LRSM celebrates 50 years of multidisciplinary discovery

LRSM

LRSM

William Romanow at the Laboratory for Research on the Structure of Matter circa 1962.

On Friday May 4, a half-century of groundbreaking science and education will be honored at the Laboratory for Research on the Structure of Matter’s (LRSM) 50th Anniversary Symposium.

LRSM funding started in 1960. Development of the building began in 1962, and the lab was first occupied in 1963/64. The LRSM was an early forerunner to some of the principles that define Penn today: integrating knowledge across multiple disciplines.

By drawing faculty from the School of Arts & Sciences, the School of Engineering and Applied Science (SEAS), and the School of Medicine, LRSM programs have tackled big material science problems from multiple angles, both in theory and through experiments.

The LRSM was founded to bring together researchers with different skills and perspectives to study fundamental aspects of a field that was shifting with the times.  

After World War II, the research needs of the nation began to change. Funding agencies that had been primarily concerned with military superiority became interested in maintaining a scientific and technological edge in the Cold War. In 1960, the Defense Advanced Research Projects Agency, or DARPA, sent out a call for proposals, looking for research centers that would push materials science into new territory.

Professors Elias Burstein of the Department of Physics, Robert Hughes of the Department of Chemistry, and Robert Maddin and Norman Hixson of SEAS heeded that call. They knew that an interdisciplinary approach was the only way to get to the heart of these matters, a choice reflected in their selection of the lab’s name.

“We didn’t call it a ‘materials center’ because, at the time, materials meant actual, practical engineering materials, like steel and rubber,” says Burstein. “I proposed we name the center the ‘Laboratory for Research on the Structure of Matter’ to emphasize that the research would be fairly fundamental.”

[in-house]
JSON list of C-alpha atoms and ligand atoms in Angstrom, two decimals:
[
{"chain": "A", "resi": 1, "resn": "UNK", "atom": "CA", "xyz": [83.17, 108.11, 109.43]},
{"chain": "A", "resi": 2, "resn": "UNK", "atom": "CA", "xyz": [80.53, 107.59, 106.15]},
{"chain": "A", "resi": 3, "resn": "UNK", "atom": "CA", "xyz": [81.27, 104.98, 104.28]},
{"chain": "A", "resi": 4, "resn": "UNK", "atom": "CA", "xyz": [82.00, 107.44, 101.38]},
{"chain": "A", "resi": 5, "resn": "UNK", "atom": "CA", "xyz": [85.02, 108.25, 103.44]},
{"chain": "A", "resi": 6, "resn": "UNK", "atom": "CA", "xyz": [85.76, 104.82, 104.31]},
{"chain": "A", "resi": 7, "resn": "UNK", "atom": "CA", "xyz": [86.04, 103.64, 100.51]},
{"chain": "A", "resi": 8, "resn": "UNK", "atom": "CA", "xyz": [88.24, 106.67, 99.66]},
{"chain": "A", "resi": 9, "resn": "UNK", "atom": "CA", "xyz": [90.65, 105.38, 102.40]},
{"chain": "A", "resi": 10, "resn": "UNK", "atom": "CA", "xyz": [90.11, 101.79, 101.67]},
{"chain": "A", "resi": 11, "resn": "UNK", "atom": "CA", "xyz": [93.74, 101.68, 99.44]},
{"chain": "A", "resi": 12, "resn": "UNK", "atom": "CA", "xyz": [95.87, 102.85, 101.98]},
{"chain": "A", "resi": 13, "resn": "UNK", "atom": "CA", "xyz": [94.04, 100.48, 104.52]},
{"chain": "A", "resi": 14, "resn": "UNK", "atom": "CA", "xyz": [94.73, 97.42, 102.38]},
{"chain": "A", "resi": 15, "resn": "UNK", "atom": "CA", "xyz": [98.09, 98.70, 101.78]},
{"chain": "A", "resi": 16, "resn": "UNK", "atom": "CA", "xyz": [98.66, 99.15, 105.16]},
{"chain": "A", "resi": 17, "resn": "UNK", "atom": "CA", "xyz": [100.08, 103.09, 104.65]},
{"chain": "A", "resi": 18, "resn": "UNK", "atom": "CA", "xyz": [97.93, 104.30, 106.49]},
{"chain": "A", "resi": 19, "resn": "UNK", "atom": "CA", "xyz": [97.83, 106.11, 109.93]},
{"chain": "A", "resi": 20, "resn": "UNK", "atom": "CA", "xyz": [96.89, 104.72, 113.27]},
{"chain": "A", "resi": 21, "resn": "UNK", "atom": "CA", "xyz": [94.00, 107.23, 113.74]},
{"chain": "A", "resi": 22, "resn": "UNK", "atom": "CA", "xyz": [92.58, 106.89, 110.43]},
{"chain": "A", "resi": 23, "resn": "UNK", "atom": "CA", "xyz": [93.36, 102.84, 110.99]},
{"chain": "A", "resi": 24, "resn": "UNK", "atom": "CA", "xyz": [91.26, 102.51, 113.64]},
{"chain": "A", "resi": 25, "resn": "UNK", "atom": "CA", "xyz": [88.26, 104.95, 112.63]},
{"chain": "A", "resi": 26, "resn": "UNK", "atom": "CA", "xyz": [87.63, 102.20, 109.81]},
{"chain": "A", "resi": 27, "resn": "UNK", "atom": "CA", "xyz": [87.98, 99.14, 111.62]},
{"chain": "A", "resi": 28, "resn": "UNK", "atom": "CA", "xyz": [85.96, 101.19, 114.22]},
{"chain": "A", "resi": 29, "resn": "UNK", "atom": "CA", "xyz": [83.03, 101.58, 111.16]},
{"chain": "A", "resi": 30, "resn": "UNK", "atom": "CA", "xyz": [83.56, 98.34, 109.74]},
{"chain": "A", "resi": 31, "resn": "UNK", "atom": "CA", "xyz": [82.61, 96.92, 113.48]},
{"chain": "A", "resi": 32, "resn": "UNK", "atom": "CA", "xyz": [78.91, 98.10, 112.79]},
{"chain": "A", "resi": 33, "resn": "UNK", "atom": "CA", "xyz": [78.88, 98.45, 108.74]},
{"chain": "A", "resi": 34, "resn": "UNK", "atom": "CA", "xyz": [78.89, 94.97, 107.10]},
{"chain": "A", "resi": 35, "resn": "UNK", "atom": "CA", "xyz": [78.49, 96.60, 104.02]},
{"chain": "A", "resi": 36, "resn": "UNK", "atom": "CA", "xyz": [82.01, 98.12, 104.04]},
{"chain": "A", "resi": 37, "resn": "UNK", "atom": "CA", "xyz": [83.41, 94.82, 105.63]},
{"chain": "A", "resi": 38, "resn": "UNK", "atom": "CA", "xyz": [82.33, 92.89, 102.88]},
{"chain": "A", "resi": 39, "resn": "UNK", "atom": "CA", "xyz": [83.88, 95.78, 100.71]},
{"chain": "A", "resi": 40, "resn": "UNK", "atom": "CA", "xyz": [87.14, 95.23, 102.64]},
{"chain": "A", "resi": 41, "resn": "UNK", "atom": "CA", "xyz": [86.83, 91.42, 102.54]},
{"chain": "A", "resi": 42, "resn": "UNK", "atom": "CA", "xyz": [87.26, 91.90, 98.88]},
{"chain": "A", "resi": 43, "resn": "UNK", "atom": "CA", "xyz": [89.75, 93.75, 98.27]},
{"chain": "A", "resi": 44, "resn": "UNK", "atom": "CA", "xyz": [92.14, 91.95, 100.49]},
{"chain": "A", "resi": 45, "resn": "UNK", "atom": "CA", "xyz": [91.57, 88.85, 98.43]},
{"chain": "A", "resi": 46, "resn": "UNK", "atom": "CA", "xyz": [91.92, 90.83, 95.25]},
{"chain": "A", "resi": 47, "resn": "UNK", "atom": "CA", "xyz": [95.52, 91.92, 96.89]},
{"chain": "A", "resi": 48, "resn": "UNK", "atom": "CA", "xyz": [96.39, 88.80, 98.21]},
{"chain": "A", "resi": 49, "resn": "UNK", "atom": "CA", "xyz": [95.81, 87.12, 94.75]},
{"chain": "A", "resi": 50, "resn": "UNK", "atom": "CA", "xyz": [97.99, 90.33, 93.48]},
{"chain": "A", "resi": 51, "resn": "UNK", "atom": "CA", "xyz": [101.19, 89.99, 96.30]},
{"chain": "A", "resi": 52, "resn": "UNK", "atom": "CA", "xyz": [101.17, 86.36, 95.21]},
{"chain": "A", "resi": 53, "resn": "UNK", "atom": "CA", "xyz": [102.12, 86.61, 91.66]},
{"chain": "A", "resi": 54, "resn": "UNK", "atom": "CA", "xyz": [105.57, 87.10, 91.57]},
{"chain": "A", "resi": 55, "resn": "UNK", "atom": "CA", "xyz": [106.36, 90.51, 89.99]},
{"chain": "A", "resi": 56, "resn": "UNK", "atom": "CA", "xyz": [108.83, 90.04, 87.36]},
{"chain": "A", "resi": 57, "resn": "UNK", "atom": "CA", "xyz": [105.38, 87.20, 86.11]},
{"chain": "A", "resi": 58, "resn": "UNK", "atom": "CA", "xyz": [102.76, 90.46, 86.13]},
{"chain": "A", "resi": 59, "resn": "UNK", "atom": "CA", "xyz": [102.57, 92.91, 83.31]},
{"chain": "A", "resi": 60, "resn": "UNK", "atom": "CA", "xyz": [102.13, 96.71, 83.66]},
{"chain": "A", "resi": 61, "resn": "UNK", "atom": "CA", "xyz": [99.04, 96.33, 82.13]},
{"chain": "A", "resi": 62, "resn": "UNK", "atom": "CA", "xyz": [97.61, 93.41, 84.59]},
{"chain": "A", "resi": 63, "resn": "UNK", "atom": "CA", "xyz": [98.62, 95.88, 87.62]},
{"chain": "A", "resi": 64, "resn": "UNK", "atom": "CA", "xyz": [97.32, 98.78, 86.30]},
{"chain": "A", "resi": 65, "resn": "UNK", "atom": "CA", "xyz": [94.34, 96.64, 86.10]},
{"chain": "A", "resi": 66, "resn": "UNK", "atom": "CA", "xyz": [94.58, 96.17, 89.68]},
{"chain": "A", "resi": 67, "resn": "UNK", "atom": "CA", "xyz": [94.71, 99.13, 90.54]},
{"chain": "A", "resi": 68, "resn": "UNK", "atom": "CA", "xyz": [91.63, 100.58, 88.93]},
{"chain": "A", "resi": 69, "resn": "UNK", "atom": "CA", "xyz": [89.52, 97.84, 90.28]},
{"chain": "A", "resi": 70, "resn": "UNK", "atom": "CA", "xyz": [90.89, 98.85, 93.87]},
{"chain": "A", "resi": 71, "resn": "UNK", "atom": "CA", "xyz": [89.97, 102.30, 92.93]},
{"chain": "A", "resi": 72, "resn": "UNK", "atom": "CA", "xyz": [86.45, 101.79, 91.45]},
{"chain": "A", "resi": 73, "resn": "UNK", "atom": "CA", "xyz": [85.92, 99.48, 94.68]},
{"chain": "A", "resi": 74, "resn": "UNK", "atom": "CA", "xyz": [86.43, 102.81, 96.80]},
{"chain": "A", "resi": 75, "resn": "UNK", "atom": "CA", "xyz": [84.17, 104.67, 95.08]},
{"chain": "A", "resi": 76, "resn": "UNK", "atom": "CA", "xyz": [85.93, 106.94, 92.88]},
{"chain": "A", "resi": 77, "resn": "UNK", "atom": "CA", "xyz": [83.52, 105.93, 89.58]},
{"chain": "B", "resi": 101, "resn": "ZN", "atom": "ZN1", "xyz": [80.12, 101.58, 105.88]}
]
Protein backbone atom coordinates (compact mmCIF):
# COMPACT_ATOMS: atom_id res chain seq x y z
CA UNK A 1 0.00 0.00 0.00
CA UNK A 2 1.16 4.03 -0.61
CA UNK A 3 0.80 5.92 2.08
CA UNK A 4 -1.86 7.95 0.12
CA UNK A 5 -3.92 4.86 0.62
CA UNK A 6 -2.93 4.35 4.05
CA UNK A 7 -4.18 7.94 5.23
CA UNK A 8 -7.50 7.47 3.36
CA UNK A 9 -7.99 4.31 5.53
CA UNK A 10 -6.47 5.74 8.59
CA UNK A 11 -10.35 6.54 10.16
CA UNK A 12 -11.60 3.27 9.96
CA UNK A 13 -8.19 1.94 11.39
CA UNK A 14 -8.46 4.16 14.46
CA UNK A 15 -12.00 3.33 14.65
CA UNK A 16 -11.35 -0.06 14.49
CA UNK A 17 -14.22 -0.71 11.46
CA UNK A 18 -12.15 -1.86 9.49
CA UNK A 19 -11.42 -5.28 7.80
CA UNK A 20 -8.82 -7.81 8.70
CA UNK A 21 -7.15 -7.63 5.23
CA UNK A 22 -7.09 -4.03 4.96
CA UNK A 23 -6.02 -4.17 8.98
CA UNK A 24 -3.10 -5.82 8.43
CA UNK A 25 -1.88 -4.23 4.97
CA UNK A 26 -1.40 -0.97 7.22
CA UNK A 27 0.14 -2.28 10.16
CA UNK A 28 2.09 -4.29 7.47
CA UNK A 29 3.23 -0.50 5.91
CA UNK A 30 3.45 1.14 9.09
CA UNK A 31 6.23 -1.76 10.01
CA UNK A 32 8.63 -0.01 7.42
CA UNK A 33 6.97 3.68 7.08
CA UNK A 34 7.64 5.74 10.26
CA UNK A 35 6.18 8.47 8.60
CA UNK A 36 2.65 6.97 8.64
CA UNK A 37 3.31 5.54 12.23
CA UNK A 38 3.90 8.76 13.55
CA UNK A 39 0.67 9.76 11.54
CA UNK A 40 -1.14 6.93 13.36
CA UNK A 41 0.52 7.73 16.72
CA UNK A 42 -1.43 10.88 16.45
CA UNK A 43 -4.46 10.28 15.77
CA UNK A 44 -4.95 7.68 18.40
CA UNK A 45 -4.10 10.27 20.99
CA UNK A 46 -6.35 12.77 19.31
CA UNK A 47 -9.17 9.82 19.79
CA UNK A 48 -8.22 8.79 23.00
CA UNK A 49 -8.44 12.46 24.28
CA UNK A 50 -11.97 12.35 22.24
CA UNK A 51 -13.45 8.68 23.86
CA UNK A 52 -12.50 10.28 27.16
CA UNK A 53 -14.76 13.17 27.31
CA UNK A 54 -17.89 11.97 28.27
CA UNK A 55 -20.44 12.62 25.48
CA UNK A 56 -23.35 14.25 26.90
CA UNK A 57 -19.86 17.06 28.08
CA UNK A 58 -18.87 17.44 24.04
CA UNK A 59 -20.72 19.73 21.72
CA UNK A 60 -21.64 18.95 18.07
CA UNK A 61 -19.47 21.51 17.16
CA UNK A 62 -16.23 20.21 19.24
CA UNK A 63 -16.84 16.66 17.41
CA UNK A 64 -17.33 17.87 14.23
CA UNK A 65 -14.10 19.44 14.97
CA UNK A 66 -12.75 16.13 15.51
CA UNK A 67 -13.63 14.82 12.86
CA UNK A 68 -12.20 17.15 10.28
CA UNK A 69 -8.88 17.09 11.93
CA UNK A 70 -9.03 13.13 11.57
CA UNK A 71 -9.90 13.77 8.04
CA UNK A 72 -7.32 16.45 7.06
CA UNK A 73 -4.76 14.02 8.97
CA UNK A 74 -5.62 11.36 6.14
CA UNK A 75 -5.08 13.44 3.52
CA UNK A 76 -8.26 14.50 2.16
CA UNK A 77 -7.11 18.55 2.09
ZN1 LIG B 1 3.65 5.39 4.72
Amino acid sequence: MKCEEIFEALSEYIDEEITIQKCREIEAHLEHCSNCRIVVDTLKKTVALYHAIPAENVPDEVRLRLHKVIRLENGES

Burstein, Hughes, and Maddin will speak about the birth of the LRSM at the symposium, followed by presentations from current and former members.

Yodh

Candace diCarlo

LRSM Director Arjun Yodh

The lab’s 50 years of accomplishments have laid the foundations for much of today’s cutting-edge materials research. These achievements include work on conducting polymers, which won the Nobel Prize in Chemistry in 2000, and the foundational theories for quasicrystals, which won the prize last year.

The LRSM also recently received a $21.7 million National Science Foundation grant as one of its top Materials Research Science and Engineering Centers, or MRSECs. Four new interdisciplinary groups were created as a result, showing that the lab's founding principles remain strong, 50 years later.    

“The founders recognized very early on that to really make progress in understanding materials, you need people working creatively who can bring different elements to the problem,” says LRSM Director Arjun Yodh. “The activity is intrinsically multidisciplinary. You can do a lot better if you’re working together to solve big problems.”

The celebratory symposium begins with registration at 8 a.m. at the LRSM, 3231 Walnut St. The event is open to the public. Preregistration is required.

For more information, visit the LRSM website.

Originally published on May 3, 2012